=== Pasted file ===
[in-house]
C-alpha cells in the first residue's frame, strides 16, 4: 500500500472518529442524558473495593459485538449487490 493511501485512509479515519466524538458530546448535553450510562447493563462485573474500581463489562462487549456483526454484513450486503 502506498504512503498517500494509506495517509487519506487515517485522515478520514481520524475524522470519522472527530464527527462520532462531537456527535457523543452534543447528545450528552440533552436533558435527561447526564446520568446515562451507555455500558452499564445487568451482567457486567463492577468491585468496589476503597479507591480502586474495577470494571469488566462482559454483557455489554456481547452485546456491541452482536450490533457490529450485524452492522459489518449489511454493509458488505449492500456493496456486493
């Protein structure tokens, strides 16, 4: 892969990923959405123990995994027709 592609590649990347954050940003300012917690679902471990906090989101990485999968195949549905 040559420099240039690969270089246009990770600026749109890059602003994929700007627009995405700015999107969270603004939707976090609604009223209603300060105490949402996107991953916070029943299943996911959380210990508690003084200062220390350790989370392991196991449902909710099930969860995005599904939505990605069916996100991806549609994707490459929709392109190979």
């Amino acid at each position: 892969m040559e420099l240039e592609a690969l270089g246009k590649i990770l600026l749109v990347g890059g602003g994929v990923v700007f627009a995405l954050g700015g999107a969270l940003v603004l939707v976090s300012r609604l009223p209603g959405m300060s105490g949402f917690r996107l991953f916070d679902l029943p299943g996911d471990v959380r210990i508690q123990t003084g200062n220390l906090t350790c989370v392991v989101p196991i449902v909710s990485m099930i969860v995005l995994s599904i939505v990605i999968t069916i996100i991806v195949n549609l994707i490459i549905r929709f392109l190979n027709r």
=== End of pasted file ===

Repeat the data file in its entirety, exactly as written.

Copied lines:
[in-house]
C-alpha cells in the first residue's frame, strides 16, 4: 500500500472518529442524558473495593459485538449487490 493511501485512509479515519466524538458530546448535553450510562447493563462485573474500581463489562462487549456483526454484513450486503 502506498504512503498517500494509506495517509487519506487515517485522515478520514481520524475524522470519522472527530464527527462520532462531537456527535457523543452534543447528545450528552440533552436533558435527561447526564446520568446515562451507555455500558452499564445487568451482567457486567463492577468491585468496589476503597479507591480502586474495577470494571469488566462482559454483557455489554456481547452485546456491541452482536450490533457490529450485524452492522459489518449489511454493509458488505449492500456493496456486493
């Protein structure tokens, strides 16, 4: 892969990923959405123990995994027709 592609590649990347954050940003300012917690679902471990906090989101990485999968195949549905 040559420099240039690969270089246009990770600026749109890059602003994929700007627009995405700015999107969270603004939707976090609604009223209603300060105490949402996107991953916070029943299943996911959380210990508690003084200062220390350790989370392991196991449902909710099930969860995005599904939505990605069916996100991806549609994707490459929709392109190979």
């Amino acid at each position: 892969m040559e420099l240039e592609a690969l270089g246009k590649i990770l600026l749109v990347g890059g602003g994929v990923v700007f627009a995405l954050g700015g999107a969270l940003v603004l939707v976090s300012r609604l009223p209603g959405m300060s105490g949402f917690r996107l991953f916070d679902l029943p299943g996911d471990v959380r210990i508690q123990t003084g200062n220390l906090t350790c989370v392991v989101p196991i449902v909710s990485m099930i969860v995005l995994s599904i939505v990605i999968t069916i996100i991806v195949n549609l994707i490459i549905r929709f392109l190979n027709r």